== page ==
Back in its rightful place, after the terrible drubbing during the storm of 3-6 January, is the neo-Georgian shelter on the Aberystwyth Promenade. It was publicly reopened last Saturday with the mayor, the Chairman of the County Council, the MP and other dignitaries in attendance. It is salutory to remember that the Cadw listing recently bestowed on the building probably saved its life. There were until three years ago two such shelters on the promenade, the smaller of which was demolished and removed in January 2011. The surviving Bathrock Shelter was listed Grade II shortly afterwards.
The name of the shelter ‘Bathrock’ alludes to a former building in this position: Dr Rice William’s Marine Baths which were built in 1810. At the time they were the most northerly feature on the sea front, a two storey building providing Aberystwyth’s visitors with the curative benefits of sea water served in a variety of ways in a situation of complete privacy. Each private room provided a bath ‘six feet long and two and a half wide, lined with Dutch tile, which being much less porous than marble, is more effectually cleansed from all impurities to which they are liable’. Baths could be taken cold or hot, and in the form of a plunge bath, a vapour bath or a shower. Boilers heated the water, and the visitors could be further assured that the water was drawn along cast iron pipes reaching far out into the bay. The spectre of inshore pollution from other bathers, or the donkeys pulling bathing huts, could thereby be avoided.
The baths eventually closed in 1892. Bathing was still in vogue but by this time for those requiring an indoor experience, there was a new bath house on Bath Street, which instead boasted the Chalybeate waters of a nearby spring, while at the Queen’s Hotel on the promenade the guests enjoyed taps dispensing, hot water, cold water and sea water into their baths. The promenade was being extended in a northerly direction, and the remains of the old marine baths were incorporated into it, roughly filled, it seems, with rubble from the demolition. In 1924 a new shelter, glazed down its spine and providing seating facing in each direction, was erected on the curved prominence above bath rocks.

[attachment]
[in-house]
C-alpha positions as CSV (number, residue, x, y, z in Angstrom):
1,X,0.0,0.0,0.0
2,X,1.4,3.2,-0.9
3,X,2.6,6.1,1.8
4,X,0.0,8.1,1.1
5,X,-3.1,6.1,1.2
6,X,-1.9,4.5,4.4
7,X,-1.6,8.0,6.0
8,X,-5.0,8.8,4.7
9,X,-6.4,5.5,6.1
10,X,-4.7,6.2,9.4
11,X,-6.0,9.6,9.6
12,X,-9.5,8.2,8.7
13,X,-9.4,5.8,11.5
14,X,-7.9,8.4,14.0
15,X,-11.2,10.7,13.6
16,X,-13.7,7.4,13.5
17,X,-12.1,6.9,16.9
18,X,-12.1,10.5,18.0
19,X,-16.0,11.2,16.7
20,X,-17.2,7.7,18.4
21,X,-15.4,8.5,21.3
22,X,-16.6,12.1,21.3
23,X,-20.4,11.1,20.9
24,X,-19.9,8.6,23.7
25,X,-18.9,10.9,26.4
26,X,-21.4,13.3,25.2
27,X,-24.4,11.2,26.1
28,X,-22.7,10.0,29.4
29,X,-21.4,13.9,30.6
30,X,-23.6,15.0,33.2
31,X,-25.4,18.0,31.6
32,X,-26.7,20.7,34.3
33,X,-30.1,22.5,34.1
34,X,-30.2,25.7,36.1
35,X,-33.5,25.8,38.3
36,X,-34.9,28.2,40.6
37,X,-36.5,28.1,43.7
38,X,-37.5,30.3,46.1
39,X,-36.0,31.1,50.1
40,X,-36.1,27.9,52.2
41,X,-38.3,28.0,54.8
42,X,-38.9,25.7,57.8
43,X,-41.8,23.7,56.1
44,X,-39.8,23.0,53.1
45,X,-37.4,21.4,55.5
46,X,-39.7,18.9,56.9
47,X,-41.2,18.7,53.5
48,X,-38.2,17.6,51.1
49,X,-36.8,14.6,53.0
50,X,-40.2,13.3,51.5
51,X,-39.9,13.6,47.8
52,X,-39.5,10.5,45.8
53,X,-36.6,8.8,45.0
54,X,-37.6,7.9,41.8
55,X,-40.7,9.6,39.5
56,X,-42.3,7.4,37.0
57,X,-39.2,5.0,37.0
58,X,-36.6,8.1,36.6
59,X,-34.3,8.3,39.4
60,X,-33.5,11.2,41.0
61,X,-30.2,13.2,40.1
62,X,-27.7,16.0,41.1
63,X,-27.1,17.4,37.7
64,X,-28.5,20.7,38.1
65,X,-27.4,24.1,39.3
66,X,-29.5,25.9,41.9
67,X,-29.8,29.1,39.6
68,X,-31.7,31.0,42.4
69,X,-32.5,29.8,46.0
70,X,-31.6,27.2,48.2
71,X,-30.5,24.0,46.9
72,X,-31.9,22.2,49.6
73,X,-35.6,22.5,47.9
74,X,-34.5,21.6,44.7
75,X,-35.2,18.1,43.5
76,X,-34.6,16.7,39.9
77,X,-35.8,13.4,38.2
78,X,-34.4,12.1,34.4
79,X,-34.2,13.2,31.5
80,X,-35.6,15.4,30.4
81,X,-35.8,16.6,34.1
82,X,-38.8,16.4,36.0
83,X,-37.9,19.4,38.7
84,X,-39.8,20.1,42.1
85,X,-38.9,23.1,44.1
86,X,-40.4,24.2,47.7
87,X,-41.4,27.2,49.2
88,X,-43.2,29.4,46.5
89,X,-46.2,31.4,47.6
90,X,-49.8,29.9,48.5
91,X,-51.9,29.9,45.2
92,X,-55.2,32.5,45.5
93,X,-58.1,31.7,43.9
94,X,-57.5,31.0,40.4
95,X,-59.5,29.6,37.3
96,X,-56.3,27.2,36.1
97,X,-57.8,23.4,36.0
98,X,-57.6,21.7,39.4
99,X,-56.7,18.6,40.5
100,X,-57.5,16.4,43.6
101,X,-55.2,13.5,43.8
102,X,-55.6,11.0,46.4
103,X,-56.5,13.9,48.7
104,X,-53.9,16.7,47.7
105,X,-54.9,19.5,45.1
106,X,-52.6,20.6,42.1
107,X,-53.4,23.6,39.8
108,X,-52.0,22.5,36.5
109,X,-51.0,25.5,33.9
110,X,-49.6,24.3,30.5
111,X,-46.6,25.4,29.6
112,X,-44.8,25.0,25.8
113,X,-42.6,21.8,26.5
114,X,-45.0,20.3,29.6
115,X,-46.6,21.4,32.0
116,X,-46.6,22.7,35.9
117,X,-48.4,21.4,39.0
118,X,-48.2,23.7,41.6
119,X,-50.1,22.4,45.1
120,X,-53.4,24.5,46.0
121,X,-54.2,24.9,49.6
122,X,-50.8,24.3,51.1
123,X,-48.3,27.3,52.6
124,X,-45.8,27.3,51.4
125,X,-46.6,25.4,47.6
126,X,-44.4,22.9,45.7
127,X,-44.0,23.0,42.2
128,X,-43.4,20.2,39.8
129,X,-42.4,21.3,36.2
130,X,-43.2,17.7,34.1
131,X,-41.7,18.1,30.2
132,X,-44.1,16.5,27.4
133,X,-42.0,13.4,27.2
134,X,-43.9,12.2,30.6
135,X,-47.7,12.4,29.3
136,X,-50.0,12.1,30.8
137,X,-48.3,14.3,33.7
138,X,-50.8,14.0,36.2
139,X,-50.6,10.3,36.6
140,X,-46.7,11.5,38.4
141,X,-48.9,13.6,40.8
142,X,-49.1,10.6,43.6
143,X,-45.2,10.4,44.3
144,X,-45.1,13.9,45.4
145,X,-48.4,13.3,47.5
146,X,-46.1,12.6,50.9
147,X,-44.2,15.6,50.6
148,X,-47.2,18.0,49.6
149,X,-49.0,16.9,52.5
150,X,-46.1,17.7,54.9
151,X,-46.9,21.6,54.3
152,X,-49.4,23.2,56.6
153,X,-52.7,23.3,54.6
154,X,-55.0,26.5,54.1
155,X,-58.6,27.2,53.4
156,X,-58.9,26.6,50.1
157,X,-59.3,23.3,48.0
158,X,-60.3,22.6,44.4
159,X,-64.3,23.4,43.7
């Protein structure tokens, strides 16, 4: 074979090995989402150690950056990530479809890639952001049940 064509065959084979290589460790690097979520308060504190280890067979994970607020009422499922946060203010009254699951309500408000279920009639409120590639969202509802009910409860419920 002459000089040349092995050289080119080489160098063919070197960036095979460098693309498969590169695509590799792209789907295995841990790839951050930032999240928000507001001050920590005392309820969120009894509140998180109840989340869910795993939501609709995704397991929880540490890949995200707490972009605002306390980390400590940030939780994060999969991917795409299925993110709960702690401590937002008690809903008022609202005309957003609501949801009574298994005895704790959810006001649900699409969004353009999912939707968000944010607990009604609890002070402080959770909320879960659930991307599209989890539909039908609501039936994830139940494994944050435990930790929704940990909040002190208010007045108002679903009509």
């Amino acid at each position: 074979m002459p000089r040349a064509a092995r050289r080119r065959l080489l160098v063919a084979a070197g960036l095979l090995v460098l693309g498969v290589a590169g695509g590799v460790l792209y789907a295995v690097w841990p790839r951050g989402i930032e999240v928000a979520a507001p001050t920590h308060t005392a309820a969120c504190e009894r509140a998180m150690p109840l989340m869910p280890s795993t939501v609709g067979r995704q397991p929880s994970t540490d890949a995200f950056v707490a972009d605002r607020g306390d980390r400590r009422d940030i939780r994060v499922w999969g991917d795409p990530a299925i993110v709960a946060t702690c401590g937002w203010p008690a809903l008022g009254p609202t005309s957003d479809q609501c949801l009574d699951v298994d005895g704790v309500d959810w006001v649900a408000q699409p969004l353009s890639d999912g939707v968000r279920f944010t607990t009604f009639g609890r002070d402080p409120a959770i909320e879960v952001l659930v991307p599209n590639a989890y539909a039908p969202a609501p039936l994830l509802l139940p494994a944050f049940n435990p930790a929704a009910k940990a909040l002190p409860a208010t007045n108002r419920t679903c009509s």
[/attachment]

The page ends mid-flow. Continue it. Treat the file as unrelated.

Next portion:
The remains of the old bath house was unexpectedly revealed to view when the winter storm tore away the stone facing of the promenade. The sea soon excavated a hole through which the rubble fill was sucked away exposing a sea cave beneath the shelter. It was a man-made cave, with walls, partitions and even a fireplace. As the concrete pad on which the shelter stands collapsed into the void, the building flexed, twisted and subsided into the hole. Police stood by to prevent incautious exploration, and in the following weeks the damaged structure was dismantled and stored pending restoration.
The shelter is the last item in a programme of repair of the promenade which was in the main completed before the season began at Easter. In the blazing days of July, when temperatures often exceeded those in Spain, and the sea temperature reached a balmy 17C the old timbers of the restored and replaced shelter was await their first coat of paint.
Now the weather has turned grey and cold, and in the coming winter it will be particularly appreciated as a windbreak on the bracing seafront.